Have you ever had an experience or been presented with a perspective and just intuitively known that if you really let that experience or perspective in that it would have earth-shattering implications for so many other things? It’s like “imagination dominoes” – it’s seeing, maybe for the first time, that if you decide to nudge that first piece, you can just imagine a whole sequence of things that are going to follow after it.
This is what happened to me in grad school as I encountered “missional” perspectives of God, the Church, leadership, and culture. There were ripple effects of these perspectives that are still very much shaping me. Perhaps unsurprising to regular readers of this blog, one of the most significant points of contact between those waves and my core interests and calling has to so with the field of theological education.
Essentially, as I began to take on a greater understanding of God’s missionary nature and work in the world, not only did my theological perspectives shift, but I realized that if I really followed that understanding through, it would mean embracing a new paradigm for how we understand the nature, purpose, and practice of theological education.
My own grappling with this issue first took shape in a dimension of my masters thesis, “Restoring Hope to the Church in Western Culture: Exploring the Relationship Between Culture, Theology, and the Church.” That was way back in 2006! Then, I revisited the issue in a more focused way toward the end of 2009 in a 9-part series, “Toward a Missional Vision of Theological Education” (PDF of all the posts here). At the end of 2011, I had the opportunity to collaborate with 3DM in drafting a white paper on the subject, “The Missiological Future of Theological Education.” Back in April I got to bring some of these reflections into a closer dialogue with the Anabaptist tradition by offering the paper, “The Role of Seminaries in Subverting Empire: Toward a Missional Vision of Theological Formation” (audio is here, my talk starts around 41:15. Let me know if you’re interested in the paper itself).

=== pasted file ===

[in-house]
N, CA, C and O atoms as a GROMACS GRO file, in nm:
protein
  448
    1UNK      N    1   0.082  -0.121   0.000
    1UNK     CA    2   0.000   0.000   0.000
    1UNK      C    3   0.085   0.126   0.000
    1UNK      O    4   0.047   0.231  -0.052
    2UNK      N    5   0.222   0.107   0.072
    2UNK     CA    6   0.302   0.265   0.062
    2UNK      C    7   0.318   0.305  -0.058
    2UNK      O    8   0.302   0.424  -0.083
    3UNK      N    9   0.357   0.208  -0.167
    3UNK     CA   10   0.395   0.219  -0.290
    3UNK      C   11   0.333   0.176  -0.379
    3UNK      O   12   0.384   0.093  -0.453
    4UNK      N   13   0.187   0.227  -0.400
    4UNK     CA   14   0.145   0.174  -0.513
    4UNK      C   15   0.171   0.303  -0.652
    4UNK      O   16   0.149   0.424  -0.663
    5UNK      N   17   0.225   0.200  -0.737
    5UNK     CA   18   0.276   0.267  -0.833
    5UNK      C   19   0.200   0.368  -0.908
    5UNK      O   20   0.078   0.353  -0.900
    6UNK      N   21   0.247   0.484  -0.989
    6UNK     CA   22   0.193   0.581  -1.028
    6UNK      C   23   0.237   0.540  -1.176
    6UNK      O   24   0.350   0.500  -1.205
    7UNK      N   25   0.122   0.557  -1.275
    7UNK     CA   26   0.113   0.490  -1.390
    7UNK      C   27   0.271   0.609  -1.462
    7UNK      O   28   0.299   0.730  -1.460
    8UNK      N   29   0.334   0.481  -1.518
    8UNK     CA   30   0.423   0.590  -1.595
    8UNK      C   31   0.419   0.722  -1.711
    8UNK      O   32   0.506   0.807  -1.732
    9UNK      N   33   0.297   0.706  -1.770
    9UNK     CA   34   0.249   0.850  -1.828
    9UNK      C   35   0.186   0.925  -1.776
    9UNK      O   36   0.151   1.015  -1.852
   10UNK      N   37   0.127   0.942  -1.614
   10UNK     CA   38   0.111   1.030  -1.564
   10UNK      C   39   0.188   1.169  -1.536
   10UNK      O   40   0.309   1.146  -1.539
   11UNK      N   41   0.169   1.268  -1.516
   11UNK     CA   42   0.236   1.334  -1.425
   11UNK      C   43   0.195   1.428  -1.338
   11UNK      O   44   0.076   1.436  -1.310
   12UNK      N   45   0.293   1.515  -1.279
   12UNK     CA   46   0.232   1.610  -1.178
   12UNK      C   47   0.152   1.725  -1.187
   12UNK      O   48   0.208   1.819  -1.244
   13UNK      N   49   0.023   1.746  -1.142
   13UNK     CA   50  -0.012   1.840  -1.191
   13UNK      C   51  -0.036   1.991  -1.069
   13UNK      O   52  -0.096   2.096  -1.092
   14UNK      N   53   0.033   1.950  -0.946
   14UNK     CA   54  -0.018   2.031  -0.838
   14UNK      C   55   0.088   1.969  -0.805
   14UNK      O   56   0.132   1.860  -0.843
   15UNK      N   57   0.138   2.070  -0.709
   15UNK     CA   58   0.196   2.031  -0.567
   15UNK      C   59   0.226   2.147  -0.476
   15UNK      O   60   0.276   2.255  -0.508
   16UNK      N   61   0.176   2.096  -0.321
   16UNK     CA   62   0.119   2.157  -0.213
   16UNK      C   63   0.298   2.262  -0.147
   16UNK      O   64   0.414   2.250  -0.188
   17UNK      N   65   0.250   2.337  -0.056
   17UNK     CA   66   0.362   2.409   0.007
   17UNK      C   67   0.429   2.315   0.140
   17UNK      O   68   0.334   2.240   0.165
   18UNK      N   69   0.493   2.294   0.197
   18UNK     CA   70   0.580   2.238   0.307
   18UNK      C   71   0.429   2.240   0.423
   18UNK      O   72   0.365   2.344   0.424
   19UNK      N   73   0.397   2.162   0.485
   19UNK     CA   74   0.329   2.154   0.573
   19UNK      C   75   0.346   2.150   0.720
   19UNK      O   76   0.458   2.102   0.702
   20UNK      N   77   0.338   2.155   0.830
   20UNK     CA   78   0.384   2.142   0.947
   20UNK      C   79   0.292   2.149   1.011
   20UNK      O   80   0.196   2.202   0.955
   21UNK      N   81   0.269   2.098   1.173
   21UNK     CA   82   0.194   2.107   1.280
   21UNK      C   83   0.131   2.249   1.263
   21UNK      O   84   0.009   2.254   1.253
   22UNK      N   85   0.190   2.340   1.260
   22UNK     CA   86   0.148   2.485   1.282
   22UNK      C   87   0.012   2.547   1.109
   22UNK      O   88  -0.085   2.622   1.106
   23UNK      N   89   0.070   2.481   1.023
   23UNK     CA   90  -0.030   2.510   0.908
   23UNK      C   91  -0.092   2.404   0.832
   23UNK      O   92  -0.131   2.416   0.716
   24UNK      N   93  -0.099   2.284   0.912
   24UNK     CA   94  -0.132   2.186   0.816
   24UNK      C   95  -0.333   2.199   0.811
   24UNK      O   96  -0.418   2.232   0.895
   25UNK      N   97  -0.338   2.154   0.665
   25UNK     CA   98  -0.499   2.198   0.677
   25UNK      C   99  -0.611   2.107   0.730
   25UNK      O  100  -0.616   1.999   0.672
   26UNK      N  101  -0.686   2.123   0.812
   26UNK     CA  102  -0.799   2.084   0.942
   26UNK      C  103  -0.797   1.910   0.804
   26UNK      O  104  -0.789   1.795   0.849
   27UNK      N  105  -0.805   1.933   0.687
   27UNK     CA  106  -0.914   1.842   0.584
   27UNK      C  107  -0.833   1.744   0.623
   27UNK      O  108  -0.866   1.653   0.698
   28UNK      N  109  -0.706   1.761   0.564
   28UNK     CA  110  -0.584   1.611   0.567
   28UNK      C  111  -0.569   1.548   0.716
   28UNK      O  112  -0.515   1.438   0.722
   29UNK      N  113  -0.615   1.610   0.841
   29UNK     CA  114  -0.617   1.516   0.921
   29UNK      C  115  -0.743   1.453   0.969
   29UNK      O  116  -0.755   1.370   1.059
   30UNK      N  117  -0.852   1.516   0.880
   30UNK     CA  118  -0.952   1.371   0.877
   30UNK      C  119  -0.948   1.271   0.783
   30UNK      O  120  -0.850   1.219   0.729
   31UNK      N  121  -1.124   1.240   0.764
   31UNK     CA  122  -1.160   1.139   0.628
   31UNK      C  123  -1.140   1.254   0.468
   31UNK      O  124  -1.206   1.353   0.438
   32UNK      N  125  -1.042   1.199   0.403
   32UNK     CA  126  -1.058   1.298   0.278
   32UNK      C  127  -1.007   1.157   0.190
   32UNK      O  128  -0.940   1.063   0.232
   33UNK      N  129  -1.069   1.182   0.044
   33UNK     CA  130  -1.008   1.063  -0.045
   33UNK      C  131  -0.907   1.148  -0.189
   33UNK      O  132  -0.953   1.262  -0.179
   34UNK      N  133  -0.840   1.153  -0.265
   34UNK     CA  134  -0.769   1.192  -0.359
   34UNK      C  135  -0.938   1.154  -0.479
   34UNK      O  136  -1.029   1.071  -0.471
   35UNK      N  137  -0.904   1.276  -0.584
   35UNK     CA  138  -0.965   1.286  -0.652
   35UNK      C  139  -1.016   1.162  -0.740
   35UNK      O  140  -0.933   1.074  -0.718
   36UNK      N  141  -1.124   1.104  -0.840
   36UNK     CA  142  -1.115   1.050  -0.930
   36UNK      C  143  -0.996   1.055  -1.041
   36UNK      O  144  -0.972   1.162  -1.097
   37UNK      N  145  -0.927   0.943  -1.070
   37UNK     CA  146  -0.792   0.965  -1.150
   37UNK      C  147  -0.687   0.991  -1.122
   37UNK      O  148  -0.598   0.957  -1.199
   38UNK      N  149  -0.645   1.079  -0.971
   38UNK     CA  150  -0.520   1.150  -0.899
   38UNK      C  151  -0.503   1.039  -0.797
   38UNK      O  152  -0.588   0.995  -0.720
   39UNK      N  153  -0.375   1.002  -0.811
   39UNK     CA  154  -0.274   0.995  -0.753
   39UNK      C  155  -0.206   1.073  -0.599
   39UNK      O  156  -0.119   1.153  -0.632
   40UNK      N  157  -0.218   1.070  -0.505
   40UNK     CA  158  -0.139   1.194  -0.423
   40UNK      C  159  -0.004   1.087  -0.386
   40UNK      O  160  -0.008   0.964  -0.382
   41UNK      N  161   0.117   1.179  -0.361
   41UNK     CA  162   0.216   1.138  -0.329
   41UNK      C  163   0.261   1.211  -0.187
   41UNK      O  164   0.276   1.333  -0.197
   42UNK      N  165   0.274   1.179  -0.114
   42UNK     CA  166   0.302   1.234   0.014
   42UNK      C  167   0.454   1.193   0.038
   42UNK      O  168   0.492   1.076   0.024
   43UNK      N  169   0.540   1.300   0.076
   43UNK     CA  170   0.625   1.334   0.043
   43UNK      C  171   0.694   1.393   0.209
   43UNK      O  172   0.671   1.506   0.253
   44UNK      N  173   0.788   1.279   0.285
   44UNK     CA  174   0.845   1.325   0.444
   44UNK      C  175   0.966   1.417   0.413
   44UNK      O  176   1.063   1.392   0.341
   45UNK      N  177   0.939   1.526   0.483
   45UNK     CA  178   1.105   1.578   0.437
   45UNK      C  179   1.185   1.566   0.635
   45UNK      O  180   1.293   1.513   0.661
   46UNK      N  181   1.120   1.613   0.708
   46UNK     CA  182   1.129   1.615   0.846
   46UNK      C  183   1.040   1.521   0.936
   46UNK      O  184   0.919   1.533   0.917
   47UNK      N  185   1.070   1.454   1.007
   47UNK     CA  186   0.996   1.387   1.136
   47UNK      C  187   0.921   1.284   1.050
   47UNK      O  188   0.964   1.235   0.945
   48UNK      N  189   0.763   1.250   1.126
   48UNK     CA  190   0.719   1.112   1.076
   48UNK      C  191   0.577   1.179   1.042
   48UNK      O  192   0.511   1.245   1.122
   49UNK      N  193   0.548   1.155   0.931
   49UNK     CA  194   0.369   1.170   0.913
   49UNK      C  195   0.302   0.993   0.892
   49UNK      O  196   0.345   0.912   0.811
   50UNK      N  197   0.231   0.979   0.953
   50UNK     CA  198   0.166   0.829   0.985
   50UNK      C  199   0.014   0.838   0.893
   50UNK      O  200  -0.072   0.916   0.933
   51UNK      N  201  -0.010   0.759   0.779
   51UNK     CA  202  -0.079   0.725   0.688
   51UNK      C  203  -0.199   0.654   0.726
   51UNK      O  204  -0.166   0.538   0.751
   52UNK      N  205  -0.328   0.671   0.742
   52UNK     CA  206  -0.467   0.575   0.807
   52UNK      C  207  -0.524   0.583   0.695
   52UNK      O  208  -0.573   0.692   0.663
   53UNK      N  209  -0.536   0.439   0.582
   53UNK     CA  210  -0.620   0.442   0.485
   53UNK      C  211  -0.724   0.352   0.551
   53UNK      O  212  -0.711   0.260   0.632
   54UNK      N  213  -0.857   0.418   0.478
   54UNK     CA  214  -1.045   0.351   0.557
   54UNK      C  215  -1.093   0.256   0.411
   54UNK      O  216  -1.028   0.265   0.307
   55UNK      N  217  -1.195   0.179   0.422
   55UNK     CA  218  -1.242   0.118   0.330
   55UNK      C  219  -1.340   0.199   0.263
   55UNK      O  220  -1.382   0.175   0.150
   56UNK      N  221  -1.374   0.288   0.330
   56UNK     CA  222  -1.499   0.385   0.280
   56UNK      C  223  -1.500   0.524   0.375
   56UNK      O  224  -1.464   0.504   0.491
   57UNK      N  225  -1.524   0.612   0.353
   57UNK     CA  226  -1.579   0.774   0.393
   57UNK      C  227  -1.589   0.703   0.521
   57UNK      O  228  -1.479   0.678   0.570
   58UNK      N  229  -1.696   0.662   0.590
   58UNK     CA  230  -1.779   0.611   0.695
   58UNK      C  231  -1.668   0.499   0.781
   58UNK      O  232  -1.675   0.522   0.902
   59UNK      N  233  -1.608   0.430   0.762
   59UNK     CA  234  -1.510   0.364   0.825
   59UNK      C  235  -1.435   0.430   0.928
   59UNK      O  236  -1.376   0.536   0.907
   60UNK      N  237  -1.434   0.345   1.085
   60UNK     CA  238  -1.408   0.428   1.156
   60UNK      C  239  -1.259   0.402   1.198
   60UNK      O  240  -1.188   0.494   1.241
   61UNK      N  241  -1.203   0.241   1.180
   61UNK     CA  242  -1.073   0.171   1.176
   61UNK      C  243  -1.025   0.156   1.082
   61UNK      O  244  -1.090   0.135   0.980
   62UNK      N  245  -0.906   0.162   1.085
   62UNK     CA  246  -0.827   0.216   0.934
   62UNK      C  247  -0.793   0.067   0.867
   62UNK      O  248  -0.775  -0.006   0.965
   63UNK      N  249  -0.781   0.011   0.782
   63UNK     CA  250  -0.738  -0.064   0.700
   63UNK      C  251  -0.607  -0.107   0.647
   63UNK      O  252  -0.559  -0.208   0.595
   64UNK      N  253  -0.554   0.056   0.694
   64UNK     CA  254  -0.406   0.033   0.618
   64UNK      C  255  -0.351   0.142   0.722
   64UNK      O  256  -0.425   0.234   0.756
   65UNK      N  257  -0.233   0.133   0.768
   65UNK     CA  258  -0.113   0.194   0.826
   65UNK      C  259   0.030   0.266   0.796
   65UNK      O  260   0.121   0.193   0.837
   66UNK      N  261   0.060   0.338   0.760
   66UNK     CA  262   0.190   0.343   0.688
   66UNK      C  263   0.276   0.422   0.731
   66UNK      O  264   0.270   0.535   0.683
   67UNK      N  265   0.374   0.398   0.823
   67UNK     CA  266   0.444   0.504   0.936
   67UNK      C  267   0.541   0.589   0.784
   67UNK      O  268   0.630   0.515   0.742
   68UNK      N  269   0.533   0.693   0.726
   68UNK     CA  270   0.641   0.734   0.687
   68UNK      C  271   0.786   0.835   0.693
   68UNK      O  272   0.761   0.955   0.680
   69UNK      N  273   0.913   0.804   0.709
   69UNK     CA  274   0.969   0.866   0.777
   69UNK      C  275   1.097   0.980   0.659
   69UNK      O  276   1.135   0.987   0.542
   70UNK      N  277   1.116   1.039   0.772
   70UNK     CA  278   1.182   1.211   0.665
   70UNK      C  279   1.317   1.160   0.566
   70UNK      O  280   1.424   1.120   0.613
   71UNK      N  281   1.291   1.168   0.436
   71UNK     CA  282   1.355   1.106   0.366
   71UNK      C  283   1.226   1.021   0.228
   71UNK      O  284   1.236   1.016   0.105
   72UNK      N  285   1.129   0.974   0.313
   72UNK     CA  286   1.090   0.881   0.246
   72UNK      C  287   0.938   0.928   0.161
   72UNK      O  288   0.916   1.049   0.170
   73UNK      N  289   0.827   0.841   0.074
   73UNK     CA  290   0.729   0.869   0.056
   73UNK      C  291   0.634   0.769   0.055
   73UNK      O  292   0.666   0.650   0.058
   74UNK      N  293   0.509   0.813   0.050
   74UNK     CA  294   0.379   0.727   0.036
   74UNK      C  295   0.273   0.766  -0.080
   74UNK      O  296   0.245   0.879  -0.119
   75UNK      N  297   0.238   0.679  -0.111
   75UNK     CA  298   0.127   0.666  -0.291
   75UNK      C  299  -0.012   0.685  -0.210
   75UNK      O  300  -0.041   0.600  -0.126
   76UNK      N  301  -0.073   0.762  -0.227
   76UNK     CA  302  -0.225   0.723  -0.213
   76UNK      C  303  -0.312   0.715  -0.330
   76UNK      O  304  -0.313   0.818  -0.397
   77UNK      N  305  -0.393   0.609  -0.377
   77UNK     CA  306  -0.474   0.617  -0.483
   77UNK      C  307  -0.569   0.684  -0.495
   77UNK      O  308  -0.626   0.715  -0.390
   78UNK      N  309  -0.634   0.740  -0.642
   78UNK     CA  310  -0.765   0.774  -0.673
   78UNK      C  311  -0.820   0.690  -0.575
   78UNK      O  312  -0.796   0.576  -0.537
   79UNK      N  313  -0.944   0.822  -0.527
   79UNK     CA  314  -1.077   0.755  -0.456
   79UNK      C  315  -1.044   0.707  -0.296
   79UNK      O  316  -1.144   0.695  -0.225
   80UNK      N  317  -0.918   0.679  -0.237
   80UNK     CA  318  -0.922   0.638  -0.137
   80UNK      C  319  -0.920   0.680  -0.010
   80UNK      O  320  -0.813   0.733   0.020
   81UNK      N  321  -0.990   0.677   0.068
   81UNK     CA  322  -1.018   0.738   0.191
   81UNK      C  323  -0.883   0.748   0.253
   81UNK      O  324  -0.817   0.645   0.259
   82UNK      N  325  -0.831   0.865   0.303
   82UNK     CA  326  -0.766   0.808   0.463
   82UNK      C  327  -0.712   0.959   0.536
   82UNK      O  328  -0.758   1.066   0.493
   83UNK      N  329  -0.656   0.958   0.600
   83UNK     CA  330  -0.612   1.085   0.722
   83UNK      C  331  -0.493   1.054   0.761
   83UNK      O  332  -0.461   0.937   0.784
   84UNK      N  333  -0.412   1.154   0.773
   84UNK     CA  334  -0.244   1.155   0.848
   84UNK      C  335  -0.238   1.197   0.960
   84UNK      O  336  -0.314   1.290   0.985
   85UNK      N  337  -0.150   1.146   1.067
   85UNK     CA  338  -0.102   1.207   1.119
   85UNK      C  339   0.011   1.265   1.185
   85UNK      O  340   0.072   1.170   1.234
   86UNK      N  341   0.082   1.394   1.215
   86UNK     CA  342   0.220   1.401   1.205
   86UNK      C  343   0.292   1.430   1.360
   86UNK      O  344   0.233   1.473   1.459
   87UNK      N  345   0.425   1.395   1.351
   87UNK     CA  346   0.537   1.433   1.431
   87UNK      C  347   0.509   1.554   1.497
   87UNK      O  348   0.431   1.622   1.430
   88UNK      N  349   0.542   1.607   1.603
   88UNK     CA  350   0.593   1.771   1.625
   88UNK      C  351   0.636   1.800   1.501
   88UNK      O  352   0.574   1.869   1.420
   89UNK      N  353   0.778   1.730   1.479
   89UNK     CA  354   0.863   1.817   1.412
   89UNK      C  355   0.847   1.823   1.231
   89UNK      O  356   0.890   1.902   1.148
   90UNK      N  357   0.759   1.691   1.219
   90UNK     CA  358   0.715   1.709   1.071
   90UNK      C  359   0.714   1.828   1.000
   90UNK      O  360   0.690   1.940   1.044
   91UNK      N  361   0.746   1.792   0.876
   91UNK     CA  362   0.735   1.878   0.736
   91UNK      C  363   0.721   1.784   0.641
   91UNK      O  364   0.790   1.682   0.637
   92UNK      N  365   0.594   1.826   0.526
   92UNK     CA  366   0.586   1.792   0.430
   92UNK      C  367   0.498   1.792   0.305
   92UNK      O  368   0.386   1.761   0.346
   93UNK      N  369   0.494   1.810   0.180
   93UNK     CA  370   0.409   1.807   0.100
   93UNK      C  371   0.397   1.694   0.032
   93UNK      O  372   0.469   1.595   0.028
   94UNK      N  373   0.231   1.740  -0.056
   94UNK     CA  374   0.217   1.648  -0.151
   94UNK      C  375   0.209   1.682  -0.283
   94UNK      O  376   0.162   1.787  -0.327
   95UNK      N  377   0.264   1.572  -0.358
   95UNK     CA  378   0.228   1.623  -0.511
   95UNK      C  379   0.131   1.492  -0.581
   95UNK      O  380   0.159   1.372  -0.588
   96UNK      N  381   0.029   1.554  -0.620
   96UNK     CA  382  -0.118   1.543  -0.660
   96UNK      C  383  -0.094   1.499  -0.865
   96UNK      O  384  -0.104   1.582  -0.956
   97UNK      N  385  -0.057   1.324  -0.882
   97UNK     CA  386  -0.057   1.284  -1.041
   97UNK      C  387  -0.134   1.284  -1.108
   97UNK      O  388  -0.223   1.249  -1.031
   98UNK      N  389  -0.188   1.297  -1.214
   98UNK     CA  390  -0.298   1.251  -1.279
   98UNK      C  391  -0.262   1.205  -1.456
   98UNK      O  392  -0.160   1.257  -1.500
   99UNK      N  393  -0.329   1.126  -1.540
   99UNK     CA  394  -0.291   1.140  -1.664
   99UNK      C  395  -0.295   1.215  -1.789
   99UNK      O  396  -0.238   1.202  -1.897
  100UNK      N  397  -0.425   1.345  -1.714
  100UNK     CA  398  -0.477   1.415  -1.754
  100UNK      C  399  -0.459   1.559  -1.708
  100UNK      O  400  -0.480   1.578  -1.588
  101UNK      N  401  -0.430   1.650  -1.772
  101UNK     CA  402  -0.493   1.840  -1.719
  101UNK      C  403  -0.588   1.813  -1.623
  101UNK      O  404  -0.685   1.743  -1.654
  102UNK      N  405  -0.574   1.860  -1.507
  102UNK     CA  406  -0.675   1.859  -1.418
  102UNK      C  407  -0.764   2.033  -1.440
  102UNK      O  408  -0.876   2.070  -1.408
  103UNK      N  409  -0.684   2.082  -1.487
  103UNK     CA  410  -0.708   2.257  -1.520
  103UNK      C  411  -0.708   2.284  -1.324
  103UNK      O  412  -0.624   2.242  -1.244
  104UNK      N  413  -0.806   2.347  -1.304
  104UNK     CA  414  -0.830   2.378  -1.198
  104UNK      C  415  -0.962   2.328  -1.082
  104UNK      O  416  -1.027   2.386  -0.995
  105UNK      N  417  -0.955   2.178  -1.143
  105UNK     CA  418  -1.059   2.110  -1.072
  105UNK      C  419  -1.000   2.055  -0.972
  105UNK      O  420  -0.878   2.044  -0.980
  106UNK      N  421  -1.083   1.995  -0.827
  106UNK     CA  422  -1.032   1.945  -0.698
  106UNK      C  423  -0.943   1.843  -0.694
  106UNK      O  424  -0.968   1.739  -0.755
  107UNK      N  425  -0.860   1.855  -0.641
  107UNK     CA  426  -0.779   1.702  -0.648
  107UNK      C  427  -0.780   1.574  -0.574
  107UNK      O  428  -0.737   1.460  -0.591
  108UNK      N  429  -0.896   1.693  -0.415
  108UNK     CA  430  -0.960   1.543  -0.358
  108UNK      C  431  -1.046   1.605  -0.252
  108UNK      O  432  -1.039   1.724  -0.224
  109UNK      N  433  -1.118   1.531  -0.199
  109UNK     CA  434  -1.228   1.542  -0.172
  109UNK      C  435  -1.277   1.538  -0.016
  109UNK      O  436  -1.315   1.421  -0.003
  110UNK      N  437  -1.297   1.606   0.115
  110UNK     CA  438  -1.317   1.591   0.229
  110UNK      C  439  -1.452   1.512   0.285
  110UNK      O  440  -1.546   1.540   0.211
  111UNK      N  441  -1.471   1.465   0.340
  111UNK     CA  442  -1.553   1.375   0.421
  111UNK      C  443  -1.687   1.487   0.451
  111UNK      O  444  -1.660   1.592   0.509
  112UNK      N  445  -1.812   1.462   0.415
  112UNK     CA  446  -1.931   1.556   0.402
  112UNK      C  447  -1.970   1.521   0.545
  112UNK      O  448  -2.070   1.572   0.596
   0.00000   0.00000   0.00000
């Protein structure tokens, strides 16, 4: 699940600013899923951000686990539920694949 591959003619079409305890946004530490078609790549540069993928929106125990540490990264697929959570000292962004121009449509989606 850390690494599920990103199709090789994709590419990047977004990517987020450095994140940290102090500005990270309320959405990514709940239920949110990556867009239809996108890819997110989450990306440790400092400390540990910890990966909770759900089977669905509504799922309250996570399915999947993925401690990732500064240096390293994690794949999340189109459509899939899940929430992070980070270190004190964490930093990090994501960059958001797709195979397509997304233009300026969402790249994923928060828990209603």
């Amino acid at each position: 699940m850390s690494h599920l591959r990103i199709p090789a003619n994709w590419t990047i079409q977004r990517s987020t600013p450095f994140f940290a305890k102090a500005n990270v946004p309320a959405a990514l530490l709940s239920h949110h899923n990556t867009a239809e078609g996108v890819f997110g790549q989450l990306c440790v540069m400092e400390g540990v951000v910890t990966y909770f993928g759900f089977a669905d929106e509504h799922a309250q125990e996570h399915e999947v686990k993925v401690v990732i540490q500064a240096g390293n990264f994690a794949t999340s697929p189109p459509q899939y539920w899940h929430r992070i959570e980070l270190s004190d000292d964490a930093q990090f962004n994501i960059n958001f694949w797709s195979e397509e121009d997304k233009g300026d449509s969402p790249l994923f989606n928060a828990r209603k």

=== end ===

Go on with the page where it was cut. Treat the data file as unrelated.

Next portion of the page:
It’s interesting to look back and see both evolution and continuity in how I’ve sought to work out my own thinking. No doubt the evolution that I see has come as a result of additional years of pastoral ministry, opportunities to work in theological education in the area of program development as well as that of an adjunct instructor, LOTS and LOTS of dialogue with faculty, administrators, students, and practitioners, and of course countless pages of reading.
Anyway, all that to say that this past weekend I had the privilege of offering my first academic paper on this topic at the American Society of Missiology, “Toward a Mission-Shaped Vision of Theological Formation: Implications of the missio Dei for Theological Education.” This represents the latest iteration in this 6-year journey of attempts to articulate a theological rationale for how we think about and practice the education and formation of Christian leaders. I’m planning to roll this paper out via blog posts over the coming weeks. If this is something you’re interested in, I hope you’ll wade in to the discussion.